The chaplains then spent the day ready to assist athletes and volunteers in their worship, and provide pastoral care or counseling. Far from any kind of proselytizing, their job was to facilitate the athletes’ own personal prayer or meditation; to create for them a private, peaceful place where they would not be disturbed.
Yoga sessions were also provided by another Hindu chaplain trained in pranayama and asanas. Meanwhile Sachi Kishore held Bhagavad-gita readings and japa sessions, chanting the Hare Krishna mantra with volunteers including ten ISKCON members.
“I facilitated athletes from the Indian, Nepalese, Sri Lankan, and South African teams,” says Sachi Kishore. “But we also saw non-Hindus—a French athlete came to do meditation, while members of the Australian team came to do yoga. It was a diverse group.”
In addition, as a Hindu chaplain, Sachi Kishore attended the welcoming ceremony for the Indian team, during which he got the opportunity to meet and greet many of its members.
Faith Leaders from nine faiths tour Olympic Park
As part of their role at the Olympics, he and the other chaplains also traversed the site, mingling with athletes and staff, and letting them know about the prayer rooms and chaplaincy services that were available.
“There have of course been concerns about religious fanaticism and conversion from the organizers of the Olympics, with respect to religious people freely moving on site,” says Sachi Kishore. “However the chaplains proved themselves to be very responsible and mature in their dealings, and we received very positive feedback from organizers and athletes alike.”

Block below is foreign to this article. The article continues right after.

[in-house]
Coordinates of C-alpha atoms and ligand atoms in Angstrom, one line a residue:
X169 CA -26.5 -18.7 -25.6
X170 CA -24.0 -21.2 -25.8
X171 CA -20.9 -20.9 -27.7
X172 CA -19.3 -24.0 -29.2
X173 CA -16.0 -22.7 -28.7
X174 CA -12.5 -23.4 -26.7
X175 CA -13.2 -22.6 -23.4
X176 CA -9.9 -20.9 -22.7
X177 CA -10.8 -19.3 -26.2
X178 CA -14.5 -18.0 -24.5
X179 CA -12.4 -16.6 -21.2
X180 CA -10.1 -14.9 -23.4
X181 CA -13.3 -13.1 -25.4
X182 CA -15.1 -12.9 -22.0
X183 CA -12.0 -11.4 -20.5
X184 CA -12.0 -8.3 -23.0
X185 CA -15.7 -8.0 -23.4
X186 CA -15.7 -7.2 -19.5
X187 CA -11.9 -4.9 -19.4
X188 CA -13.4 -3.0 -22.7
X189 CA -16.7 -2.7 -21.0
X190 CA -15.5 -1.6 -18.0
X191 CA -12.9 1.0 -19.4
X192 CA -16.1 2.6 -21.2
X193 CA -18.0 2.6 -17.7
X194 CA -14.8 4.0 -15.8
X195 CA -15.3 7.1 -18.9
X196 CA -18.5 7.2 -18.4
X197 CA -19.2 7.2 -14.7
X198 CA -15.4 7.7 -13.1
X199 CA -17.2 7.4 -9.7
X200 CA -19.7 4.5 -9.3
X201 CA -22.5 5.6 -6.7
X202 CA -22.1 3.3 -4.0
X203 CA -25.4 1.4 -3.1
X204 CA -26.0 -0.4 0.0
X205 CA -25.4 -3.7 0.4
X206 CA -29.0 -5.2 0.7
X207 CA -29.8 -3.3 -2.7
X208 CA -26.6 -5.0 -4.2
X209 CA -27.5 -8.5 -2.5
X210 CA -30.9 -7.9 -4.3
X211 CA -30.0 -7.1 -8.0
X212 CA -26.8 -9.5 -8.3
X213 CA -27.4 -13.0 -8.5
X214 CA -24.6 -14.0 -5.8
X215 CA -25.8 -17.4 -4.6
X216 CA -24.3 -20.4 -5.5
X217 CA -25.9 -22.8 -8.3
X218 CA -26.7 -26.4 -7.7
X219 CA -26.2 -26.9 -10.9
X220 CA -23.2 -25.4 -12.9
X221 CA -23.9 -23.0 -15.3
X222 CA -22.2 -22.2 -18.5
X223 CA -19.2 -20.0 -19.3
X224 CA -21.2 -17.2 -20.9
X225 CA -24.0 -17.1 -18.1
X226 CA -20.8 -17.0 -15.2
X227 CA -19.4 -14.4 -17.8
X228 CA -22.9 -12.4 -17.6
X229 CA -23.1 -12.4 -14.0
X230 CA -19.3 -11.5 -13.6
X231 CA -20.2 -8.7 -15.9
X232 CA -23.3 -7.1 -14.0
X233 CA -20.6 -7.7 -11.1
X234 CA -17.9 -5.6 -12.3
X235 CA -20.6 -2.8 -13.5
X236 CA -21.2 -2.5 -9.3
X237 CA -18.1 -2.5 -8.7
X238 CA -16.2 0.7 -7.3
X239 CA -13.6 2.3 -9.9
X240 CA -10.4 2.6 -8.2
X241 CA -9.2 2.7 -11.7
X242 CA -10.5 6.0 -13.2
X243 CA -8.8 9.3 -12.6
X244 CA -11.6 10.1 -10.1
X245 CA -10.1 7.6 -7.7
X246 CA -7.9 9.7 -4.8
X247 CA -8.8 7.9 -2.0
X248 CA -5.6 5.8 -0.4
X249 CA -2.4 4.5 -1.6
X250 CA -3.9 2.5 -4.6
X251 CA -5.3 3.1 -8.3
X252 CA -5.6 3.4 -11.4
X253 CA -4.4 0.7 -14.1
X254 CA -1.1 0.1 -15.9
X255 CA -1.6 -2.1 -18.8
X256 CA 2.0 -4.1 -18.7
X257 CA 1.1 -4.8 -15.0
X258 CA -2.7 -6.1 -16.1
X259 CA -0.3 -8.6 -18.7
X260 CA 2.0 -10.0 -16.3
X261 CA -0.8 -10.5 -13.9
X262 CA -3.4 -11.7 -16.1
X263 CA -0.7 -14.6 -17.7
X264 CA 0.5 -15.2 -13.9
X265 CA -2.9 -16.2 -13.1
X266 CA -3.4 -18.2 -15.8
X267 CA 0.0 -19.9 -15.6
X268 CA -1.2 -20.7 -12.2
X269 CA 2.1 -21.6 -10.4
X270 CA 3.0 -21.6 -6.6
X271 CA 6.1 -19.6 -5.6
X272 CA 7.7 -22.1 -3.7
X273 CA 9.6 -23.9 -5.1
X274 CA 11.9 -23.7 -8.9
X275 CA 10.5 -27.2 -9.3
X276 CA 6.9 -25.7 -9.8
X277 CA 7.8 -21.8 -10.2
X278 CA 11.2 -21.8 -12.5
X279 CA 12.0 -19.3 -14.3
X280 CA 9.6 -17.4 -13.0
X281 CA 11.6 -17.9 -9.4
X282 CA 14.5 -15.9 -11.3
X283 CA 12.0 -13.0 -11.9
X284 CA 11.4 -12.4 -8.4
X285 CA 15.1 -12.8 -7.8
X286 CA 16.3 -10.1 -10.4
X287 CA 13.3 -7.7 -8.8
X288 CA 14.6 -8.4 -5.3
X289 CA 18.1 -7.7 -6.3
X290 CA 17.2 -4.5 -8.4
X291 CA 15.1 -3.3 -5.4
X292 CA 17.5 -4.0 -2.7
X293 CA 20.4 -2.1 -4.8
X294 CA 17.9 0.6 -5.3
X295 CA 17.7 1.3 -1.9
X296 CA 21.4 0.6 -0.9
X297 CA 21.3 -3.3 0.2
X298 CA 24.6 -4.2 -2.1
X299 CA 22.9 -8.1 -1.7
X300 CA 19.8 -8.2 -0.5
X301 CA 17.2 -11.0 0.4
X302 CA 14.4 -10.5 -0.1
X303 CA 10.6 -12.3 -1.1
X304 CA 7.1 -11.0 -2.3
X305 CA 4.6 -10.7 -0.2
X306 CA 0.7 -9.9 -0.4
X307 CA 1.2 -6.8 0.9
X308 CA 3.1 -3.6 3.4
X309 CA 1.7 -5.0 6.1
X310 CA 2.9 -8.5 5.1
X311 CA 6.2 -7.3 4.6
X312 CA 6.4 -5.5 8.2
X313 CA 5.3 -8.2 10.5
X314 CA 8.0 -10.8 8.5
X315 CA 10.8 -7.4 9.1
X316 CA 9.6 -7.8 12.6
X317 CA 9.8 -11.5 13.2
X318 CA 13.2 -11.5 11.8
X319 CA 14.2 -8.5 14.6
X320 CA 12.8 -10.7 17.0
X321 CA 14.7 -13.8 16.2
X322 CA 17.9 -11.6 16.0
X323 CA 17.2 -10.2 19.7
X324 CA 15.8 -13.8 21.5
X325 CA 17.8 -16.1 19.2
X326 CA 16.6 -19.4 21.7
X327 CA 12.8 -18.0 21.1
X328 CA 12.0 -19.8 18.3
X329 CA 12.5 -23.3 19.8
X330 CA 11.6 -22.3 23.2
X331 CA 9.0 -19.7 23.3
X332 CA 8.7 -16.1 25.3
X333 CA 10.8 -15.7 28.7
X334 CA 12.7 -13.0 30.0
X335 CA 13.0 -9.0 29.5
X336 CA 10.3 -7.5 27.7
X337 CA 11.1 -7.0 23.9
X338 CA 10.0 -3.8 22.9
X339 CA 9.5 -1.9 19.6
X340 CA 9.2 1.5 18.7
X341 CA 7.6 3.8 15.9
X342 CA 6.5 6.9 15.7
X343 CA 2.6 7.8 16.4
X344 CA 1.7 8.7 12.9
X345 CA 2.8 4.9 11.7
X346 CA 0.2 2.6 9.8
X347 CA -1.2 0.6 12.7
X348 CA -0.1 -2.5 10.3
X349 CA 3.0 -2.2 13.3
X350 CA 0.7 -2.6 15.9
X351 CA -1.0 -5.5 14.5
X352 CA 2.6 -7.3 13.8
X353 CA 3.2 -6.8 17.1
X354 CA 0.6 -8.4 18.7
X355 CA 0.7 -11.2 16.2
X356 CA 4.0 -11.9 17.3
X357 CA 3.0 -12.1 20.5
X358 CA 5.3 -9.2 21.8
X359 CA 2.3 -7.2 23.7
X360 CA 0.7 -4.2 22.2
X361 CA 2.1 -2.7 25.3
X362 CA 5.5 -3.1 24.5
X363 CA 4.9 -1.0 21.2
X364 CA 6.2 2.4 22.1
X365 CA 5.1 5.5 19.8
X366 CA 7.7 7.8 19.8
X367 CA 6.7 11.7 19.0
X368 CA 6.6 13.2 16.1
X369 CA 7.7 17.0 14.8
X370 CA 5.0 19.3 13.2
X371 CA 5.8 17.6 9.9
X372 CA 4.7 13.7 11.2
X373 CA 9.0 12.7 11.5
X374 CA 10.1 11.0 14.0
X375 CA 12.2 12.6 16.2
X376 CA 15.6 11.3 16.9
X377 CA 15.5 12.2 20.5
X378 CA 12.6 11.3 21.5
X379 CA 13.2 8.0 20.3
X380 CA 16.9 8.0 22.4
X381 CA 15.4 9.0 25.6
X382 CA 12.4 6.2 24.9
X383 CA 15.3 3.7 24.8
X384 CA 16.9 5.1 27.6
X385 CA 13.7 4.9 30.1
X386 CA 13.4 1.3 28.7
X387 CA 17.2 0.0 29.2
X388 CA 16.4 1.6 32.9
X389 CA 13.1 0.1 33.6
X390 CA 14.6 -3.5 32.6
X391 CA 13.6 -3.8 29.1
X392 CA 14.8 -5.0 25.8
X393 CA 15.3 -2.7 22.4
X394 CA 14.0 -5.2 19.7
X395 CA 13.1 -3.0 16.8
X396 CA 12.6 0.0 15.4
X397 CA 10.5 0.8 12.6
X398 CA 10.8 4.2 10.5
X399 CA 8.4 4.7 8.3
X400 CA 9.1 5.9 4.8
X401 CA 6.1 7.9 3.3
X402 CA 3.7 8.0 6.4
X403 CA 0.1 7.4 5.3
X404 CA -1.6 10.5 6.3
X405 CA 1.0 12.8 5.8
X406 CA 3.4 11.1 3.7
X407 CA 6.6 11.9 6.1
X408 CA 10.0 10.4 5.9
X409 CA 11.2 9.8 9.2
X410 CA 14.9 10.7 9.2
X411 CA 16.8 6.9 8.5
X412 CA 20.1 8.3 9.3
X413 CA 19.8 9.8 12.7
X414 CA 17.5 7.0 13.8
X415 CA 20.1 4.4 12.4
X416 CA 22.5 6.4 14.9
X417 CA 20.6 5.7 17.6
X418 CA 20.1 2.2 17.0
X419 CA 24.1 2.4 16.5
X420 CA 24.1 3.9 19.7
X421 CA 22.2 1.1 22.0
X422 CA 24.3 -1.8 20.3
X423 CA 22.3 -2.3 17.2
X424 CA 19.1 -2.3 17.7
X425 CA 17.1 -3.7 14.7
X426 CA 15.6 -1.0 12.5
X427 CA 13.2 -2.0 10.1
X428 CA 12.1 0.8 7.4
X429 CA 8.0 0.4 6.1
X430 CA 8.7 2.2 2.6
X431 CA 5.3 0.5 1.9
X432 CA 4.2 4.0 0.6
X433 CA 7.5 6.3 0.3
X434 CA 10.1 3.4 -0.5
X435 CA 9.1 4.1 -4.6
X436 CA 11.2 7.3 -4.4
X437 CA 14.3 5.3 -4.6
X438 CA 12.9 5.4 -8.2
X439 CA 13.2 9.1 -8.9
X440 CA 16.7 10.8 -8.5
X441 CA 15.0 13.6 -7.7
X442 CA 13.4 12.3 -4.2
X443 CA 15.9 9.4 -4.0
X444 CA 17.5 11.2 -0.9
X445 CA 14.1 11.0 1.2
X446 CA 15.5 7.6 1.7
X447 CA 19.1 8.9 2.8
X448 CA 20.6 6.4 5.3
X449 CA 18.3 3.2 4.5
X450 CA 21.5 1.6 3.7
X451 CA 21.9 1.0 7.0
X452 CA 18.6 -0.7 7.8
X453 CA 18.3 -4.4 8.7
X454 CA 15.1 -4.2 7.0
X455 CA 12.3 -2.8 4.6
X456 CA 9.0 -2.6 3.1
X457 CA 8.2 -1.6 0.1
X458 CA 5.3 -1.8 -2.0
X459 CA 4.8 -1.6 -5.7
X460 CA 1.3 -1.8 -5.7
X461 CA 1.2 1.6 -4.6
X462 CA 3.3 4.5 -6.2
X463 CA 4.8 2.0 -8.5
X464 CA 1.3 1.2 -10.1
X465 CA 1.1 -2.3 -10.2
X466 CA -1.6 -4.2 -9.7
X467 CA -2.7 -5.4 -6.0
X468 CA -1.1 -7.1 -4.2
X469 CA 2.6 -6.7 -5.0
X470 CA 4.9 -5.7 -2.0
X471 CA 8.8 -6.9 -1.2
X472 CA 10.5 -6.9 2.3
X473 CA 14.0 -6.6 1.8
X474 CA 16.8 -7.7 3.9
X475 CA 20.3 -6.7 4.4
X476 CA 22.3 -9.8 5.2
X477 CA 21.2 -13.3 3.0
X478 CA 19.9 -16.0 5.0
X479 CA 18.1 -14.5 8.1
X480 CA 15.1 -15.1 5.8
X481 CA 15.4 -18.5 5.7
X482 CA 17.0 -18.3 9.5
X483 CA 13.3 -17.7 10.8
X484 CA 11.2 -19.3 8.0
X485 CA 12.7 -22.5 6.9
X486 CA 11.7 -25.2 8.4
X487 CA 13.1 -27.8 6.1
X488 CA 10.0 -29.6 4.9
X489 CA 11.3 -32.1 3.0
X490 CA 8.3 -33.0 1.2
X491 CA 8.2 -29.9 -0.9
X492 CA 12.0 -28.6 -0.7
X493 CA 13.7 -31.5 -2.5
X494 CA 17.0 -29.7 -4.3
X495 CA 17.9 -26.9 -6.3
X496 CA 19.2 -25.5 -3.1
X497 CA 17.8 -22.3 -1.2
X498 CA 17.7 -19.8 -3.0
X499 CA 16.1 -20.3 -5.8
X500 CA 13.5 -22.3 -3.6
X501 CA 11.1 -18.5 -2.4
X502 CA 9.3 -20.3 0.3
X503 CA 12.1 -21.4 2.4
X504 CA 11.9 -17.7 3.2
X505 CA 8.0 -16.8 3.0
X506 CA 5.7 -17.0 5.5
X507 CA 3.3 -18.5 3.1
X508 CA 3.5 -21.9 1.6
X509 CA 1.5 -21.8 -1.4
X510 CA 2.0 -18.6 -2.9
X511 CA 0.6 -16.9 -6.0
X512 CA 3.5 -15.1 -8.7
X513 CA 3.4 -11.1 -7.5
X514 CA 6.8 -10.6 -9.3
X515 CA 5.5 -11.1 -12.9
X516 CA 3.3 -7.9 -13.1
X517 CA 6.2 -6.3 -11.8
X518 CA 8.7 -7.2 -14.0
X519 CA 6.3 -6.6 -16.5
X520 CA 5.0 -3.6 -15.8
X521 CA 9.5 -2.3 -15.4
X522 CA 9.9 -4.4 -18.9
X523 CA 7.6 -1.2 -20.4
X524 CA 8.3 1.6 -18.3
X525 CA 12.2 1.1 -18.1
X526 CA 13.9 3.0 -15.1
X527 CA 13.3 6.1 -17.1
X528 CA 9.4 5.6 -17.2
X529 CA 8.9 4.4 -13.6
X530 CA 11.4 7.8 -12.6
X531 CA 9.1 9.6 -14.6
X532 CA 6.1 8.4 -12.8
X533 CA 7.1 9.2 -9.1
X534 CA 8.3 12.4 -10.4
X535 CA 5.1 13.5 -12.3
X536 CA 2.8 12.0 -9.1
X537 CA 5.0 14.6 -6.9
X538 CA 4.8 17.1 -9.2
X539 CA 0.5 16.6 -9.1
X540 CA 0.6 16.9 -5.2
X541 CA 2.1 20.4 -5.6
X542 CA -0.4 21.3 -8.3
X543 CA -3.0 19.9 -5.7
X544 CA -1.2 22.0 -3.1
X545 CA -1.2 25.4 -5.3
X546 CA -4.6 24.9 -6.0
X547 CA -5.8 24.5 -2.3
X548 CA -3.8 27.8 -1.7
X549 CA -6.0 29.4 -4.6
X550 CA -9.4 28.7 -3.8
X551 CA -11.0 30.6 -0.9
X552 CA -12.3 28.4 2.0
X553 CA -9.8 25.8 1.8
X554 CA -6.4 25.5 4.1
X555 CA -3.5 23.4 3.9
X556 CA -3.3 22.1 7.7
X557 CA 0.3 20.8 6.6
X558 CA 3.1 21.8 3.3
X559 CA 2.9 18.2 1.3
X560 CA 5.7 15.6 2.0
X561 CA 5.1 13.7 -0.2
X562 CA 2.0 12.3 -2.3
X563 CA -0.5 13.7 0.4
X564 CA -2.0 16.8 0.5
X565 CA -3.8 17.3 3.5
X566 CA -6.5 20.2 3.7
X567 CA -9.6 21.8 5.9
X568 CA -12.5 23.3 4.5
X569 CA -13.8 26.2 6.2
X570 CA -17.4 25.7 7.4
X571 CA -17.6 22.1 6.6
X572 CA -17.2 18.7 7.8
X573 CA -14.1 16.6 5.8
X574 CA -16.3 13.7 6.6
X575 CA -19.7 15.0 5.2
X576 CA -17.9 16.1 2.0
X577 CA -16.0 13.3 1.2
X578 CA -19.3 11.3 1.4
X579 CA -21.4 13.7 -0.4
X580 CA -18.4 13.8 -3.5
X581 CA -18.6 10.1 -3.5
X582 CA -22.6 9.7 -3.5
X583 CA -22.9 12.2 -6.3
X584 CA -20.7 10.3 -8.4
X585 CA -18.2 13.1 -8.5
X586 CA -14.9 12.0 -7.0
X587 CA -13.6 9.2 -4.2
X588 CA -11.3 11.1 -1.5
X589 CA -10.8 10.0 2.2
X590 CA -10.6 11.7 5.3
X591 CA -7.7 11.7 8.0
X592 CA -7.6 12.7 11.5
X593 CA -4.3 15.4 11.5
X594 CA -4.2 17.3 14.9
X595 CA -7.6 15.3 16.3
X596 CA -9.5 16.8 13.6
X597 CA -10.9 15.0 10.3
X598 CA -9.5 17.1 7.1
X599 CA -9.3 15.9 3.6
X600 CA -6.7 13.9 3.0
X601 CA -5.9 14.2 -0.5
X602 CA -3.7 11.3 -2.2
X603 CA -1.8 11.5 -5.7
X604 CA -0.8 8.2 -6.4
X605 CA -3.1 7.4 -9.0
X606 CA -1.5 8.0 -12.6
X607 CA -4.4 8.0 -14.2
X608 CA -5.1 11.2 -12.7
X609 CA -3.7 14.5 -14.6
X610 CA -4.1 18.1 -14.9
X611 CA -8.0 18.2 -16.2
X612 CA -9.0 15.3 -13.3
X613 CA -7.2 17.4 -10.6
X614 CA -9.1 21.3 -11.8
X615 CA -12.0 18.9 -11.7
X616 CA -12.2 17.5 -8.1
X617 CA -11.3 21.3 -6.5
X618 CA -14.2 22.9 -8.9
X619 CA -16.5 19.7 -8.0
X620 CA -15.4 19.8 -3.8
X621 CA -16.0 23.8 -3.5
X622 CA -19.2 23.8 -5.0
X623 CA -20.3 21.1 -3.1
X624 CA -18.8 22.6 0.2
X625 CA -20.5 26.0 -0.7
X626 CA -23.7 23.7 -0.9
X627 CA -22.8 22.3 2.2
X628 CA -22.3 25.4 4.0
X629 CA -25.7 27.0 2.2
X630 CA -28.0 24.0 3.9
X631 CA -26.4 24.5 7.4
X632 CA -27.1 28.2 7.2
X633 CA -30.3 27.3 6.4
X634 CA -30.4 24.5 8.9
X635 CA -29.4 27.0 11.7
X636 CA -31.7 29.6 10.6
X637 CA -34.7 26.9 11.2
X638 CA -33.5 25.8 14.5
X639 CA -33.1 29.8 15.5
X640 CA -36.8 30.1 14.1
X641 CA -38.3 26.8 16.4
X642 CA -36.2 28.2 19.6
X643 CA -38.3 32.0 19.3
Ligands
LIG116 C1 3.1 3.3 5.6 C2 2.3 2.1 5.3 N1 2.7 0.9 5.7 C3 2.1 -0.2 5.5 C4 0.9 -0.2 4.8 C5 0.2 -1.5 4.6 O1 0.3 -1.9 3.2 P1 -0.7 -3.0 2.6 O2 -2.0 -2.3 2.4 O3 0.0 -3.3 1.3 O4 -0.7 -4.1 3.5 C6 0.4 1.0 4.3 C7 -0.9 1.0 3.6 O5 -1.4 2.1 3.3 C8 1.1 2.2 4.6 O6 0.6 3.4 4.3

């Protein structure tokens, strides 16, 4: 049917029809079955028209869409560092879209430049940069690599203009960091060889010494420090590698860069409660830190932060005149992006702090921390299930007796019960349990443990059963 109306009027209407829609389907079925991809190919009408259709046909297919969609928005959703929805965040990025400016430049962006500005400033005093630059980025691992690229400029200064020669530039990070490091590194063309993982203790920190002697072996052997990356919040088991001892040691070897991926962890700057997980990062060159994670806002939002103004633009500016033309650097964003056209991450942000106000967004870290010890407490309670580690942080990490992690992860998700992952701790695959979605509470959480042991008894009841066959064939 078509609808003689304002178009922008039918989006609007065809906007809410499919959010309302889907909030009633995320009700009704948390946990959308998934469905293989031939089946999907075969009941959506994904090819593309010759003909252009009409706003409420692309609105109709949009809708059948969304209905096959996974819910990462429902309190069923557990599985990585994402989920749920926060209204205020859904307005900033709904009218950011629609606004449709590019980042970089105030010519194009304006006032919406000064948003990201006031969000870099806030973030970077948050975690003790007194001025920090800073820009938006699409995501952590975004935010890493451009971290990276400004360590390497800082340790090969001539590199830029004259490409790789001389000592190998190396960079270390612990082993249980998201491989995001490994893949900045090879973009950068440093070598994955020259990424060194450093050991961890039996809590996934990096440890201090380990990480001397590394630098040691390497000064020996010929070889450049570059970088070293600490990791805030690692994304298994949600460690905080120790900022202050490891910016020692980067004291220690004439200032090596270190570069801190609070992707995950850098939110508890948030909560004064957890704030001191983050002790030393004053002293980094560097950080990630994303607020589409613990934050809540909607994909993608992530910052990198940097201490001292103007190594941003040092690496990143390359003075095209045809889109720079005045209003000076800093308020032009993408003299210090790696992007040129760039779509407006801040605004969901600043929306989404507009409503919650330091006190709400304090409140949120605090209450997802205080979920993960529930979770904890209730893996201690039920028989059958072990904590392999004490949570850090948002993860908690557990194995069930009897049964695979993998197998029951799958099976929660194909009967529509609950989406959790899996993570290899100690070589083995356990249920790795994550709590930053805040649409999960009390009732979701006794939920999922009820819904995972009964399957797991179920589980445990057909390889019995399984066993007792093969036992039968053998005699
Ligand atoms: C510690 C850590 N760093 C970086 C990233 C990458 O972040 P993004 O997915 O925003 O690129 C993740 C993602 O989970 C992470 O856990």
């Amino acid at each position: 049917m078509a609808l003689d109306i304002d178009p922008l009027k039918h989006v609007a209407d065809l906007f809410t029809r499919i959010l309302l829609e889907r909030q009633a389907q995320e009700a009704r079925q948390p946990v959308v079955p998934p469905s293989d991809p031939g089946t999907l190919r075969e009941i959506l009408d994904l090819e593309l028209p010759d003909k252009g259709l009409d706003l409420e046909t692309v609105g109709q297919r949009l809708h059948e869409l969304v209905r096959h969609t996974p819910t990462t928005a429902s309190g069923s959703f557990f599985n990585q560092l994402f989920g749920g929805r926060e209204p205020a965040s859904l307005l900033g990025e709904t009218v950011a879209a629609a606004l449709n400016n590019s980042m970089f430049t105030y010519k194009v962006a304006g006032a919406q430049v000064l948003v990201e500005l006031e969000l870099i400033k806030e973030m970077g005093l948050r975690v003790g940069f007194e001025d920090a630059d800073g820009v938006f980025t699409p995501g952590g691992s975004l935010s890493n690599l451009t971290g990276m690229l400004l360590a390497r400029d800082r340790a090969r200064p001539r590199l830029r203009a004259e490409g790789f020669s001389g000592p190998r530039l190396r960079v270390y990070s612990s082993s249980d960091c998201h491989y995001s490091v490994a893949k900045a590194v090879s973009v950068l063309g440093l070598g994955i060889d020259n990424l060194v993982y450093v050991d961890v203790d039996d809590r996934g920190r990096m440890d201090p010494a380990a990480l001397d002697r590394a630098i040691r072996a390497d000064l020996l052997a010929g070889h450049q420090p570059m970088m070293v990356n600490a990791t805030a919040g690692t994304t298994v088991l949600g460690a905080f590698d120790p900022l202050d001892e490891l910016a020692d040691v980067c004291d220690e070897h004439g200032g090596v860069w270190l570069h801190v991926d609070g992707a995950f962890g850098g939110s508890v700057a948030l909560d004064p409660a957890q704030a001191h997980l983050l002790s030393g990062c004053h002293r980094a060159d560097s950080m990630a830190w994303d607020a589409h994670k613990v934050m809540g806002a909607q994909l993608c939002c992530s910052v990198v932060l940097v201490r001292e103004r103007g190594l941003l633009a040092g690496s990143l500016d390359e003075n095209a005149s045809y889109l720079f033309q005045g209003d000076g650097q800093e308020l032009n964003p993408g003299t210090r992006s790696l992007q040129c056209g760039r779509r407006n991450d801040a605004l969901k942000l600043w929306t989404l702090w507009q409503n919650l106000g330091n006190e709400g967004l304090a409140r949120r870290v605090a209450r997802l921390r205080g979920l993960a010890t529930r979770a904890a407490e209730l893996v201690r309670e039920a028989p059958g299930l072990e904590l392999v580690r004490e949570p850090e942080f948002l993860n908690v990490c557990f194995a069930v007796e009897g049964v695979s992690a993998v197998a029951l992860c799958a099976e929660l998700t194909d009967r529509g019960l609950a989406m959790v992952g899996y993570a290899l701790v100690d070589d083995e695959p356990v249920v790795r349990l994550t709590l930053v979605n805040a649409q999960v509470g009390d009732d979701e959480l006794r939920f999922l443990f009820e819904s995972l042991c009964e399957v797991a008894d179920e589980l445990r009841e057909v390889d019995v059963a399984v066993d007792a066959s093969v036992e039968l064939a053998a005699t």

Sachi Kishore especially observed that the Multi-Faith Centre was very much appreciated by the athletes, for whom God played a major role in their lives and sports endeavors.
“For many of them, dedication to a specific sport and discipline is their life,” he says. “They spend hours and hours a day, and years of their lives, to perfect it. And many of them were very much dependent on God for the results of their competition. So I would say that for many of them, their sport itself was an offering to God.”
New to the world of sports chaplaincy, Sachi Kishore found it enlivening and fulfilling to assist people in their worship at such an important event for his country. His experience also helped him realize more deeply how relevant God and spirituality are for people from all walks of life—whether they’re athletes, a businessmen, students, housewives, or soldiers.
The Athlete's Village, where the Multi-Faith Center was located
With his experience at the summer Olympics, Sachi is likely to assist again for several days at the London Paralympics between August 29th and September 9th. There’s also a strong possibility he’ll provide pastoral care at the 2016 Olympics in Rio De Janeiro, Brazil.
“One of the reasons I’m involved in chaplaincy is that I believe it gives credibility to ISKCON,” he says. “I remember as I was entering the Olympic Park, there was a veritable circus of religious people preaching right outside the entrance, many of whom came across as fanatical and aggressive.
“In contrast, I walked right through them into the complex, and into a prayer room arranged specifically for my purpose, where I’d been given a license to assist athletes. Because of that, people saw me very differently. So it’s an area I’d like to continue to develop.”